The Greek Dionysus was representative of the grapes in the vineyards, and of course the wine that they created. As such, he gained a bit of a reputation as a party-hardy kind of god, and his followers were typically seen as a debauched and drunken lot. However, before he was a party god, Dionysus was originally a god of trees and the forest. He was often portrayed with leaves growing out of his face, similar to later depictions of the Green Man. Farmers offered prayers to Dionysus to make their orchards grow, and he is often credited with the invention of the plow.
In Roman legend, Bacchus stepped in for Dionysus, and earned the title of party god. In fact, a drunken orgy is still called a bacchanalia, and for good reason. Devotees of Bacchus whipped themselves into a frenzy of intoxication, and in the spring Roman women attended secret ceremonies in his name. Bacchus was associated with fertility, wine and grapes, as well as sexual free-for-alls. Although Bacchus is often linked with Beltane and the greening of spring, because of his connection to wine and grapes he is also a deity of the harvest.
In medieval times, the image of the Green Man appeared. He is typically a male face peering out from the leaves, surrounded by ivy or grapes. Tales of the Green Man have overlapped through time, so that in his many aspects he is also Puck of the midsummer forest, Herne the Hunter, Cernunnos, the Oak King, John Barleycorn, Jack in the Green, and even Robin Hood. The spirit of the Green Man is everywhere in nature at the time of the harvest -- as leaves fall down around you outside, imagine the Green Man laughing at you from his hiding place within the woods!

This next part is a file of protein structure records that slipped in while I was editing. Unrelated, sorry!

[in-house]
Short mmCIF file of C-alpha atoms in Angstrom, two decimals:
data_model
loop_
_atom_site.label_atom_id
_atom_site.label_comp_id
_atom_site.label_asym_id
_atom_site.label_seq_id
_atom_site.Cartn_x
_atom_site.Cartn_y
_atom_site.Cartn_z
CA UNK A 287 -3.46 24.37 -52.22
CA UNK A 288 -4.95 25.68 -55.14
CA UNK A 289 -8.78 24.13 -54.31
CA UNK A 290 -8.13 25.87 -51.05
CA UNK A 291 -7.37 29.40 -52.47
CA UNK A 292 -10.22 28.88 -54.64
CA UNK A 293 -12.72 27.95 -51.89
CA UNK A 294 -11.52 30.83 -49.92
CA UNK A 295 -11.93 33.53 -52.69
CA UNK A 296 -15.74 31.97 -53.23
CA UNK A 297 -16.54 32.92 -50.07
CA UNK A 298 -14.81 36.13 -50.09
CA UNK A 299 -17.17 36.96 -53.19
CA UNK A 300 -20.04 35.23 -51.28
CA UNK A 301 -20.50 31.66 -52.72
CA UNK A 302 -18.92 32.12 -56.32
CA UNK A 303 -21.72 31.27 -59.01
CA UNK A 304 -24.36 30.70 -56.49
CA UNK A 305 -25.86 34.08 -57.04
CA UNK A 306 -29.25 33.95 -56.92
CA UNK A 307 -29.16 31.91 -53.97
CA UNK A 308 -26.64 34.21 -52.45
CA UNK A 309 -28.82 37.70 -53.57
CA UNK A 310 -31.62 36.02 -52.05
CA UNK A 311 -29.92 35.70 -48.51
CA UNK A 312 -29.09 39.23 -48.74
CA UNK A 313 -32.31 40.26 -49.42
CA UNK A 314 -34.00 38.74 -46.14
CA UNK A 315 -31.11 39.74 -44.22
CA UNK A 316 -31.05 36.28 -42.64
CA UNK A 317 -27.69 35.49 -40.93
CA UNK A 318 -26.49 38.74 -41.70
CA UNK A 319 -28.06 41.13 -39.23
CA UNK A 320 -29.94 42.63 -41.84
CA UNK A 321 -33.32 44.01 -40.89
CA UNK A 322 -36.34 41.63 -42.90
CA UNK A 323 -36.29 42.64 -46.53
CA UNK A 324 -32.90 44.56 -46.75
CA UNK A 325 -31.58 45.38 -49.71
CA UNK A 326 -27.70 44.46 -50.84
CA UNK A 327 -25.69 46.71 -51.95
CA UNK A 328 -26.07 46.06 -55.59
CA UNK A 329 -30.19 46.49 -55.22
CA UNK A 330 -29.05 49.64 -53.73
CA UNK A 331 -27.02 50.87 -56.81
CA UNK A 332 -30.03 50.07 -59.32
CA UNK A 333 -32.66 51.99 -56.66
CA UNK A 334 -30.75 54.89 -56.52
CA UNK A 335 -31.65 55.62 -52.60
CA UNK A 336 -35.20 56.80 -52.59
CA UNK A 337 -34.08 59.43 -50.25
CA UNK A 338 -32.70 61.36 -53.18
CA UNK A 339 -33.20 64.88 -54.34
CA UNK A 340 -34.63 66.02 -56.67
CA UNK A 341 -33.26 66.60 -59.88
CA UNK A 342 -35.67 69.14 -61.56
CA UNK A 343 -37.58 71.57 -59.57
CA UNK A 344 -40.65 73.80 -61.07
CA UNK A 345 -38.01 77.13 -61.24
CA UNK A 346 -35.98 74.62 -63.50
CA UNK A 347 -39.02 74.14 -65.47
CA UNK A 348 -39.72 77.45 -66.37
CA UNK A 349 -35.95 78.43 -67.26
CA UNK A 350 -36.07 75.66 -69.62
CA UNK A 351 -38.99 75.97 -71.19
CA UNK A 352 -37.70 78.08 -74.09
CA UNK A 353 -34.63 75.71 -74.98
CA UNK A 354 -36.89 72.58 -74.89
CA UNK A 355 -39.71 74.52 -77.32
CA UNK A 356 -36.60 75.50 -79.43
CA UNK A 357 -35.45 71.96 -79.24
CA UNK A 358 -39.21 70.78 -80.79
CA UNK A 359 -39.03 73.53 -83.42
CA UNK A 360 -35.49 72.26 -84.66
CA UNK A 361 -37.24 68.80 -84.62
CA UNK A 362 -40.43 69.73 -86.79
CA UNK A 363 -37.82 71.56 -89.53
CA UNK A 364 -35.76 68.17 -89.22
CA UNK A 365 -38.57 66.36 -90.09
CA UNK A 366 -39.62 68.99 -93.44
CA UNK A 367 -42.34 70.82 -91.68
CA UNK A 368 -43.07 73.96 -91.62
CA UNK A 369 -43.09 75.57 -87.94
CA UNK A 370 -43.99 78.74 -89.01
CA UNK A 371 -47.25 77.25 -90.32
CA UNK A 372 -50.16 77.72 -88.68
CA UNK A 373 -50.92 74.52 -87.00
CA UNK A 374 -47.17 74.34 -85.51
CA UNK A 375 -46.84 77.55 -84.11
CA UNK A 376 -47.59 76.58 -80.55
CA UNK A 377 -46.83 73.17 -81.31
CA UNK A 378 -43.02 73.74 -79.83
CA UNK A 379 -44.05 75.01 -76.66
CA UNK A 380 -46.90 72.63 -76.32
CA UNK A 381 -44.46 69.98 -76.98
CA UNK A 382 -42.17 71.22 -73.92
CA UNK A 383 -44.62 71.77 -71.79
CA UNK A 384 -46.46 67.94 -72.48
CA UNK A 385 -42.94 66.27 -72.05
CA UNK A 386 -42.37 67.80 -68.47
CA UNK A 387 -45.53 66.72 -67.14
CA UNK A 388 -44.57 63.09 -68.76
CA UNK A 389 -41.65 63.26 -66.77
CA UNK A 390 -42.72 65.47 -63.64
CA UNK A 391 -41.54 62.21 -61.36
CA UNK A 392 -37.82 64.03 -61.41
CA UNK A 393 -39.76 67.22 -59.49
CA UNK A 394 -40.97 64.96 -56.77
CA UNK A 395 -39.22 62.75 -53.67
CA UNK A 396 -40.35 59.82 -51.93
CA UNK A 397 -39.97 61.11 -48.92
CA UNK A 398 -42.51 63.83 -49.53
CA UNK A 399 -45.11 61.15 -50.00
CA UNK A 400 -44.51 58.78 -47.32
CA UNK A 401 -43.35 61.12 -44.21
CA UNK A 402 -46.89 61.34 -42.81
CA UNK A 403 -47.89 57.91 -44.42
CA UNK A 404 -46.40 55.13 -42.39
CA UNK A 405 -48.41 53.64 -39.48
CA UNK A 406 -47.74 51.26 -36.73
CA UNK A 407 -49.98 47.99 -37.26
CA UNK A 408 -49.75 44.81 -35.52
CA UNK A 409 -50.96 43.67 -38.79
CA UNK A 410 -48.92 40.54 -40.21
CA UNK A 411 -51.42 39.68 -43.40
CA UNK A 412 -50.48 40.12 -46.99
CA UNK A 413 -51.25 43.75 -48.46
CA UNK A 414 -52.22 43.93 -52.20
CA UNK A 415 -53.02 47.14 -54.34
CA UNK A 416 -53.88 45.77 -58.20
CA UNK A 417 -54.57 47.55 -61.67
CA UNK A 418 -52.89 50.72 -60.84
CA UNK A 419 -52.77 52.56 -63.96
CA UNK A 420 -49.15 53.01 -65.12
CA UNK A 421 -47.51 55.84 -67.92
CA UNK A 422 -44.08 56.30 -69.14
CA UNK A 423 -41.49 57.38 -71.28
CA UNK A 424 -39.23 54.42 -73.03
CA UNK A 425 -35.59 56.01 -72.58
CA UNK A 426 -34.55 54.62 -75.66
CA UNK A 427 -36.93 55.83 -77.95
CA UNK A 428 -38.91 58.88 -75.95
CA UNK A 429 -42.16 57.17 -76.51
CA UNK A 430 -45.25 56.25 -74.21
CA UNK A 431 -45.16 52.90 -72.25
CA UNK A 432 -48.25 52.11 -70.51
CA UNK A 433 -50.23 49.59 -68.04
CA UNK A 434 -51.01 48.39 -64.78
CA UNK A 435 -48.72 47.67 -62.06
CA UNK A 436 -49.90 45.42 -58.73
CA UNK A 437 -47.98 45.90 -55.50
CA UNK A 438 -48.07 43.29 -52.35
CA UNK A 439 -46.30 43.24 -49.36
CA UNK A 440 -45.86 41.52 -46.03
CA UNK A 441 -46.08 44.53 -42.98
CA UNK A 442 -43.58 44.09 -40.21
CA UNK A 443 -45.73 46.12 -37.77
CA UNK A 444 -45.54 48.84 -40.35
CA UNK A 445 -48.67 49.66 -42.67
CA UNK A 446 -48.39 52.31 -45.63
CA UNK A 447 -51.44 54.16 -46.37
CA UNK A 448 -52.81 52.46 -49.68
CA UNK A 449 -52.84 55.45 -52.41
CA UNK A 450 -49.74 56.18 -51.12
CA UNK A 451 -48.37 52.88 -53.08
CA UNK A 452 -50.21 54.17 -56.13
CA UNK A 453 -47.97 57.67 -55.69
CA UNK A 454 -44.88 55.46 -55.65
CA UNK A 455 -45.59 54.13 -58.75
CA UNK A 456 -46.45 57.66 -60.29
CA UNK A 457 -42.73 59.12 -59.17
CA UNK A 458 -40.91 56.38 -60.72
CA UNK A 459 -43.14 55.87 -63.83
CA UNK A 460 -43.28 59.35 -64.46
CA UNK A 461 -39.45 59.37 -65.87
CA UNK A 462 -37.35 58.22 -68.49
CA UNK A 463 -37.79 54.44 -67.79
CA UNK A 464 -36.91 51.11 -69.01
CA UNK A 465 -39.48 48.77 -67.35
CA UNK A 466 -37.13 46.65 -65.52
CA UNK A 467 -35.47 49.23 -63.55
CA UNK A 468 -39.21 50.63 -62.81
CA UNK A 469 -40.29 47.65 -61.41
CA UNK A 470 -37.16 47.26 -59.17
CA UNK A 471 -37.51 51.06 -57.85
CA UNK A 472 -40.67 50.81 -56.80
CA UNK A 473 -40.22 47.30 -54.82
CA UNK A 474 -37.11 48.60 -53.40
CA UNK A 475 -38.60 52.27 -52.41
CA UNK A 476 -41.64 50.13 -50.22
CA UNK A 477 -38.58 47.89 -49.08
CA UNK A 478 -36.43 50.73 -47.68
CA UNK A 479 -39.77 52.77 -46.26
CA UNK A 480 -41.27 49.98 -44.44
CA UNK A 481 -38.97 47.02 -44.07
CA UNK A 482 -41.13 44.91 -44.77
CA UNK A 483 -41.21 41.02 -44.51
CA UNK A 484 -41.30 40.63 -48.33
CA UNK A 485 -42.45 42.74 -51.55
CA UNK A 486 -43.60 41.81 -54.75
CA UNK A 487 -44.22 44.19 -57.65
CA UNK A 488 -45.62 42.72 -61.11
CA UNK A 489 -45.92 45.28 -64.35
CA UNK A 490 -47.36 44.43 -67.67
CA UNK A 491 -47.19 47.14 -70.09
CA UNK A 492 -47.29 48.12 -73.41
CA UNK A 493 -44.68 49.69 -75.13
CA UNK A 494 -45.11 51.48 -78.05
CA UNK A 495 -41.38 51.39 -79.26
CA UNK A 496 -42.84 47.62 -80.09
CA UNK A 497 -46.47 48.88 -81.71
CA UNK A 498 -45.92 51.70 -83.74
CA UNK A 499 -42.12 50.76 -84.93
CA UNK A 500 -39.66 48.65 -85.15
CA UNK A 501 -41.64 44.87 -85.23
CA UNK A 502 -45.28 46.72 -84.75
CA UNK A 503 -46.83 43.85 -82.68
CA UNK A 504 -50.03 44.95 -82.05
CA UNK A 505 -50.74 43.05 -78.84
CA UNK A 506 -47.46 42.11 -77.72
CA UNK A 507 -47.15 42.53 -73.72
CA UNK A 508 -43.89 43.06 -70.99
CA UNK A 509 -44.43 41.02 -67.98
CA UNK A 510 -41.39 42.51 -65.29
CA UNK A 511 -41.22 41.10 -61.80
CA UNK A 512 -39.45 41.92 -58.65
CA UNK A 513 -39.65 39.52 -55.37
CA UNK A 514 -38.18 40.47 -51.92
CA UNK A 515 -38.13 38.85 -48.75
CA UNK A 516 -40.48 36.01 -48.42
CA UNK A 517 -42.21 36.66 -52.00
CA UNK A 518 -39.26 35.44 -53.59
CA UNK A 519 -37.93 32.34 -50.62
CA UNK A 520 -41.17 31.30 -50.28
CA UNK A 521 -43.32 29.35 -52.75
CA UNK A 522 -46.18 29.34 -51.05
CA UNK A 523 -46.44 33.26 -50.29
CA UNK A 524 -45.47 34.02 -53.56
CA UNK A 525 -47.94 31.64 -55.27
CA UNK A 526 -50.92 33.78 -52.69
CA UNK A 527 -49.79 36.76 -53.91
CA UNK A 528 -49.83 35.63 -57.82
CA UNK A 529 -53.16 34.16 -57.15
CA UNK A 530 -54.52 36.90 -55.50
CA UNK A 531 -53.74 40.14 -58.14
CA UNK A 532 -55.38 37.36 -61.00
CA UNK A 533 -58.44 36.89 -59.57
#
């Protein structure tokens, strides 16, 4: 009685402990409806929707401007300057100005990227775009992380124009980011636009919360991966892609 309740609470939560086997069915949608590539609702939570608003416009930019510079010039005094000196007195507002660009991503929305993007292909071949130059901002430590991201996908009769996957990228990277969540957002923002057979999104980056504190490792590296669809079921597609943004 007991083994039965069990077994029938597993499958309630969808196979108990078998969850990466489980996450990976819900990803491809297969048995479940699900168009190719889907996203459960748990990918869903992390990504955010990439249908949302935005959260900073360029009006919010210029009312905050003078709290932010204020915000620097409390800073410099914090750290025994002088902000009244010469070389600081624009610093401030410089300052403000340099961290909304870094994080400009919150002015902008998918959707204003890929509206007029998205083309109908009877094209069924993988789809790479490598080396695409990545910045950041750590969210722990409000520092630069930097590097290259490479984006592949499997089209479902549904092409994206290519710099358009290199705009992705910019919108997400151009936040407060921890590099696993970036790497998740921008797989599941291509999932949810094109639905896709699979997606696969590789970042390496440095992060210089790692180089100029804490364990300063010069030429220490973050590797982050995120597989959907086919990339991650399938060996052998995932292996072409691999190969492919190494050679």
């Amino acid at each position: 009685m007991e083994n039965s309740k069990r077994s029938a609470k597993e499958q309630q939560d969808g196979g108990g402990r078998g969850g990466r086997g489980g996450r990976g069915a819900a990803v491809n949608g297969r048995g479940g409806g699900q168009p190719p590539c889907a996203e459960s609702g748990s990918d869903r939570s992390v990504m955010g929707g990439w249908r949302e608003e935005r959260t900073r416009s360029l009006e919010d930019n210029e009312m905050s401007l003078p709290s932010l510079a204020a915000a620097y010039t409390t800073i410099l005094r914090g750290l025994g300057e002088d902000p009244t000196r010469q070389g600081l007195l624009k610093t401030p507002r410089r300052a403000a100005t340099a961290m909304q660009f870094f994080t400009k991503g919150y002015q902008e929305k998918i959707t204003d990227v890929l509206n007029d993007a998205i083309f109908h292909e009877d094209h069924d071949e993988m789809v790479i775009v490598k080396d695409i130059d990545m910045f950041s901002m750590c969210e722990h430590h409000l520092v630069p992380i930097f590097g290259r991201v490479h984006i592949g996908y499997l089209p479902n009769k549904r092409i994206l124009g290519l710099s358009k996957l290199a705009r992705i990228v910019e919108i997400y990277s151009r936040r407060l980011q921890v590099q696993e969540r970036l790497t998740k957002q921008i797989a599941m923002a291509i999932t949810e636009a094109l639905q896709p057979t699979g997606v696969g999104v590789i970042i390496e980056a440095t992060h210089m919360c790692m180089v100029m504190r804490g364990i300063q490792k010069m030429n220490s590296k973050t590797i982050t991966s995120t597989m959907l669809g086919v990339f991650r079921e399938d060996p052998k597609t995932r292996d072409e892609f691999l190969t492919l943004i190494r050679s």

Gods of wine and the vine are not unique to European societies. In Africa, the Zulu people have been brewing beer for a long time, and Mbaba Mwana Waresa is a goddess who knows all about brewing. Originally a rain goddess, and associated with rainbows, Mbaba Mwana Waresa gave the gift of beer to Africa.
The Aztec peoples honored Tezcatzontecatl, who was the god of a sour, somewhat yeasty brewed drink called pulque. It was considered a sacred drink and was consumed at festivals each fall. Interestingly, it was also give to pregnant women to ensure a good pregnancy and a strong baby - perhaps because of this, Tezcatzontecatl was associated not only with fertility but also with drunkenness.